Bergeson & Campbell, P.C. (B&C®) is a Washington, D.C., law firm providing biobased and renewable chemical product stakeholders unparalleled experience, judgment, and excellence in bringing innovative products to market.
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By Lynn L. Bergeson and Carla N. Hutton
 
The U.S. Department of Energy’s (DOE) Bioenergy Technologies Office (BETO) recently announced the selection of five external collaborations totaling over $3.7 million to conduct research and development (R&D) needed to accelerate the U.S. biomanufacturing sector. Working with scientists at the Agile BioFoundry (ABF) consortium, these industry and academic groups will leverage national laboratory capabilities to address challenges in biomanufacturing. The projects include:

  • University of California, Berkeley will address the pressing need for a scalable method for double-stranded ribonucleic acid (RNA) production for agricultural pesticide applications, employing microbial strain engineering and fermentation scale-up;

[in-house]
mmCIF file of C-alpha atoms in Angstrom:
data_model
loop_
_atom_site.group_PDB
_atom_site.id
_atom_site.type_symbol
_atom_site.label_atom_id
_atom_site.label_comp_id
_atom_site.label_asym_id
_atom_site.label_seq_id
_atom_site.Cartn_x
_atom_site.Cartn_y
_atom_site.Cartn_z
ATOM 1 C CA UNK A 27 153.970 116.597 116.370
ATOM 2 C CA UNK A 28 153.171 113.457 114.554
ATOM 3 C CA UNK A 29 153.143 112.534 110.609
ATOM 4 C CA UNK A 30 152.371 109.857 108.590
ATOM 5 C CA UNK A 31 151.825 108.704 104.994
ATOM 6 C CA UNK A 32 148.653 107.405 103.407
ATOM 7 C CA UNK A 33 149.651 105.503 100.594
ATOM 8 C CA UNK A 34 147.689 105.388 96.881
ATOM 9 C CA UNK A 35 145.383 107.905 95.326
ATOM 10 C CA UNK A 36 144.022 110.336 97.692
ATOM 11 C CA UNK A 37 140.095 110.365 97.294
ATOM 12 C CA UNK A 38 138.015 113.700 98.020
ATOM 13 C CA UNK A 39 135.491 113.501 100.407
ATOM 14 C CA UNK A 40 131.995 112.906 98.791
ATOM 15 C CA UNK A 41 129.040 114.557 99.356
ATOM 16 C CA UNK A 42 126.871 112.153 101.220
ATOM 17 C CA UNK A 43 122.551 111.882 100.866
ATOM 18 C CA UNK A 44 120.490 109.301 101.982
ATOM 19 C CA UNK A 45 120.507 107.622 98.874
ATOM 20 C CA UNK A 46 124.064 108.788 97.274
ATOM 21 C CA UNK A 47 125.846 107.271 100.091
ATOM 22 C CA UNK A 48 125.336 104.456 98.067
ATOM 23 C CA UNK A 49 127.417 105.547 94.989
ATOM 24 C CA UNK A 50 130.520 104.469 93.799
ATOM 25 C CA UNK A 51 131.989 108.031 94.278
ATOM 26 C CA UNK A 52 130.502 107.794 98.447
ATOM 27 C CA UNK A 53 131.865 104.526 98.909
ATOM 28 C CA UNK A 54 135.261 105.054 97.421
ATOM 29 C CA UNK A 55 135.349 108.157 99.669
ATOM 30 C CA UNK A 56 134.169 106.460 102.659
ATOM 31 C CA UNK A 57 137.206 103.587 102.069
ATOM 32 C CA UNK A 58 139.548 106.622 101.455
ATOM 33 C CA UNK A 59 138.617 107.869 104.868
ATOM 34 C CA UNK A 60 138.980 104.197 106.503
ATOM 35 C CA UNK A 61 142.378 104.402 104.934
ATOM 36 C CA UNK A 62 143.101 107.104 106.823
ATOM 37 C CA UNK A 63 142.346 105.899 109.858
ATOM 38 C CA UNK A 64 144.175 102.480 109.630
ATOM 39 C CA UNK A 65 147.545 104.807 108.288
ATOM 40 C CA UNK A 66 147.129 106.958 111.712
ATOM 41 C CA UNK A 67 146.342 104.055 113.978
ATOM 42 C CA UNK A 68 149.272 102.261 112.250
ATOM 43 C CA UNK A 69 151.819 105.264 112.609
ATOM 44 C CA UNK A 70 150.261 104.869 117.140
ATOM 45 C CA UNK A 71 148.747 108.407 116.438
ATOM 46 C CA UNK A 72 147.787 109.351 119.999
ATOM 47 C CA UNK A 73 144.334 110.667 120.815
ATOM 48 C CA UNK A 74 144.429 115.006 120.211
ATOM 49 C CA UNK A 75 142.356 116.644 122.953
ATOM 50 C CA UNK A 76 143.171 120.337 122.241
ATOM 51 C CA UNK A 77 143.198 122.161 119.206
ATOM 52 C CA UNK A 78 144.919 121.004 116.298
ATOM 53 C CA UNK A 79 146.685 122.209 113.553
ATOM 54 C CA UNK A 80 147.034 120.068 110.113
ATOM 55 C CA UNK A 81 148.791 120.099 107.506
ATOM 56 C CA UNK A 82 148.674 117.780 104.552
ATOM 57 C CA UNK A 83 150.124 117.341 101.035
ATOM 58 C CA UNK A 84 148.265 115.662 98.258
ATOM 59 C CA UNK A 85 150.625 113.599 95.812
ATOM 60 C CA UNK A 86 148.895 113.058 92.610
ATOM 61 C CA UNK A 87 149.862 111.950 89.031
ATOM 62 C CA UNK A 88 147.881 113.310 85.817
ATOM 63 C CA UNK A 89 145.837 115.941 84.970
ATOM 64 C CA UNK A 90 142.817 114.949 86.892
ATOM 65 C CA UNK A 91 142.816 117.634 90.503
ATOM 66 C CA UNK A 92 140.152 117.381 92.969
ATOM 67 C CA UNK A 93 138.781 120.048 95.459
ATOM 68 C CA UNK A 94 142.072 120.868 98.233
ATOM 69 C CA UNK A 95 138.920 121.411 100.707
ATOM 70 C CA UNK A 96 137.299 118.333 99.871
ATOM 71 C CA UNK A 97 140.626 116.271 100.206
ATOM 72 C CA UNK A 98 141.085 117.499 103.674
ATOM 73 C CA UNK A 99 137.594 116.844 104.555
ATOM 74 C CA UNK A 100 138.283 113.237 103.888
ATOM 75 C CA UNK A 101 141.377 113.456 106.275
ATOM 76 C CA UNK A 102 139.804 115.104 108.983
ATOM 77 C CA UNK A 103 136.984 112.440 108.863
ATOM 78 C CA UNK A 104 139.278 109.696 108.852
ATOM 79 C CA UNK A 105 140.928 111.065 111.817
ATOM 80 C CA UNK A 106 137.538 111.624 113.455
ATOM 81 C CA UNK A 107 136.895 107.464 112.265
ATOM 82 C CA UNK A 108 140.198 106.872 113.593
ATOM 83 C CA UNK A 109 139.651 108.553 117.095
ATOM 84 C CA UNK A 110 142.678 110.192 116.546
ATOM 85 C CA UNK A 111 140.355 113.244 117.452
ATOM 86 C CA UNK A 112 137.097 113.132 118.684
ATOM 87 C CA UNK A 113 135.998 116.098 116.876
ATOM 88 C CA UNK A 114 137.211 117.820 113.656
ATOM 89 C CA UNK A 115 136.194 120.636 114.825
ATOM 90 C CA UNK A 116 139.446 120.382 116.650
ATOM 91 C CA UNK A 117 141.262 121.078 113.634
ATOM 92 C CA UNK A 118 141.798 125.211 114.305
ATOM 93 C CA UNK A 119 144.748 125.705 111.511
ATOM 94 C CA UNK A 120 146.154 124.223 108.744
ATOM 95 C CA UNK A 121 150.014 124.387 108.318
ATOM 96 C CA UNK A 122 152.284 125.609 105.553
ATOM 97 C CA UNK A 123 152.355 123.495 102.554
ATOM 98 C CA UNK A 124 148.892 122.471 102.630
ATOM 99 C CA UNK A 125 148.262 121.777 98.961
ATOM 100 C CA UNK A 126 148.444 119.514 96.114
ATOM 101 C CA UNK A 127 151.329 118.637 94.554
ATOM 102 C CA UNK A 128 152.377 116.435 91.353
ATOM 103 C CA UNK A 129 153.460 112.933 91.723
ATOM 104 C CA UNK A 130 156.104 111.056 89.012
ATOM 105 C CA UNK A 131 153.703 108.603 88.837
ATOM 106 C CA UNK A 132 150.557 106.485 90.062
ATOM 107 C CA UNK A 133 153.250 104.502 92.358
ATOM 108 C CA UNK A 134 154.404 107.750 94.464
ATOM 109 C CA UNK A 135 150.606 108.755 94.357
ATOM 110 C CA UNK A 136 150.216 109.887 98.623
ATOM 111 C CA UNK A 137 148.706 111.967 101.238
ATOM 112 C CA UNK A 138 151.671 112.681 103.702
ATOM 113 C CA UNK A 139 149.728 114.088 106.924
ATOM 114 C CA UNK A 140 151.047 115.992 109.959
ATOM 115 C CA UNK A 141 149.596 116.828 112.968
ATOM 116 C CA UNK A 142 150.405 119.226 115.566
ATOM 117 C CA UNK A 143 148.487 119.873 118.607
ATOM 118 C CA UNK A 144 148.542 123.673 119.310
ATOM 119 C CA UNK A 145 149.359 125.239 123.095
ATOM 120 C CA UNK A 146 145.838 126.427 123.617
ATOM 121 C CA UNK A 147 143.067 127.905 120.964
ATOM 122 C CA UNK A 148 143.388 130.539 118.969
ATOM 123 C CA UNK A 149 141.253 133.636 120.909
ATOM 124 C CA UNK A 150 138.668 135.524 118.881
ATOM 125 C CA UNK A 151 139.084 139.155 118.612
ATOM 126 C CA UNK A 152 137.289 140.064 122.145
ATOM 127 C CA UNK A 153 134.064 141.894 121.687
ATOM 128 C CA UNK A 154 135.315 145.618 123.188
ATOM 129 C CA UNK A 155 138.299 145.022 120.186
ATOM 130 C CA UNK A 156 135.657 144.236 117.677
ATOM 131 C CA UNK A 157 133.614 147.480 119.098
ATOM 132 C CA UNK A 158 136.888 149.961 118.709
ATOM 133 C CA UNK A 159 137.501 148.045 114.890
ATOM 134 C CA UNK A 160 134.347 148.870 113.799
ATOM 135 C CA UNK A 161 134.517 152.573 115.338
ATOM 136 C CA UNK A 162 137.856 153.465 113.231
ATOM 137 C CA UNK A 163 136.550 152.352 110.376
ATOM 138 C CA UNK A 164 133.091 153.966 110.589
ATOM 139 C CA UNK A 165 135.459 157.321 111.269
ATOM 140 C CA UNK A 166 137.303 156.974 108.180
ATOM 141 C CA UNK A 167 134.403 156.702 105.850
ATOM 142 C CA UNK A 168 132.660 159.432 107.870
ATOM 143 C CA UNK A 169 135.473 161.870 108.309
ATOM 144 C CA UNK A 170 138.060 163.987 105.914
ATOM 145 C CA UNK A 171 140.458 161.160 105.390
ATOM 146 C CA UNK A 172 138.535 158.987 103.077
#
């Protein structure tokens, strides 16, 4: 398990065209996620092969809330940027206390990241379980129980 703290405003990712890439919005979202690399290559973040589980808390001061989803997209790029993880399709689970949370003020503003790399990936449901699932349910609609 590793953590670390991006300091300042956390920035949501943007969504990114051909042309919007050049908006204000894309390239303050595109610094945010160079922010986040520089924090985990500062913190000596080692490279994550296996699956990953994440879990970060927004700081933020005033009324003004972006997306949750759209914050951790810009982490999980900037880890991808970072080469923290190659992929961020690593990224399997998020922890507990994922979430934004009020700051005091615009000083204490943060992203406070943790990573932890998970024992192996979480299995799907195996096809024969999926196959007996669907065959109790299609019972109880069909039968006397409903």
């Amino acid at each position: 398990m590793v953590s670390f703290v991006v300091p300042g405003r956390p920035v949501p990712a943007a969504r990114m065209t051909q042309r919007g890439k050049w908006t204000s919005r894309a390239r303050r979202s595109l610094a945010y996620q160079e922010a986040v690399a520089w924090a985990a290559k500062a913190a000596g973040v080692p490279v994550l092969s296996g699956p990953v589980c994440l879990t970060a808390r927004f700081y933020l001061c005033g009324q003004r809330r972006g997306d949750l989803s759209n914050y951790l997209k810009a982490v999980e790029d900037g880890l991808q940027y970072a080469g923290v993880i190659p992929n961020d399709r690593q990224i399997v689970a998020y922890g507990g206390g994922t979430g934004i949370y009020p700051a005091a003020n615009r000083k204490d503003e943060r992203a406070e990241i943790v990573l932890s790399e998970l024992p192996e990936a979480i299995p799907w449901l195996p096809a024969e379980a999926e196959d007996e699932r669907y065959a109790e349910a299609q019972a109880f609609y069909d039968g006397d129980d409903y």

• Birch Biosciences will develop improved technologies that enable engineering of high-performance enzymes for economical and sustainable plastic recycling;
  • Kiverdi will develop a platform for sequestering carbon dioxide to produce secreted recombinant proteins;
  • University of Nebraska-Lincoln will expand the synthetic biology biosensor toolkit for Methanosarcina, a promising archaeal host organism that can be used to create fuels and renewable chemicals; and
  • Azolla will leverage ABF’s capabilities to engineer a bacterium capable of using sunlight and carbon dioxide to produce nanocellulosic fiber to replace current unsustainable production practices in the textile industry.

The selected projects all directly contribute to producing renewable biofuels and biobased chemicals and materials. They also help ABF build foundational technologies critical for the decarbonization of the industrial and transportation sectors. Funded by BETO, ABF aims to advance biomanufacturing by uniting and expanding the capabilities of the national laboratories.


 
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By Lynn L. Bergeson and Carla N. Hutton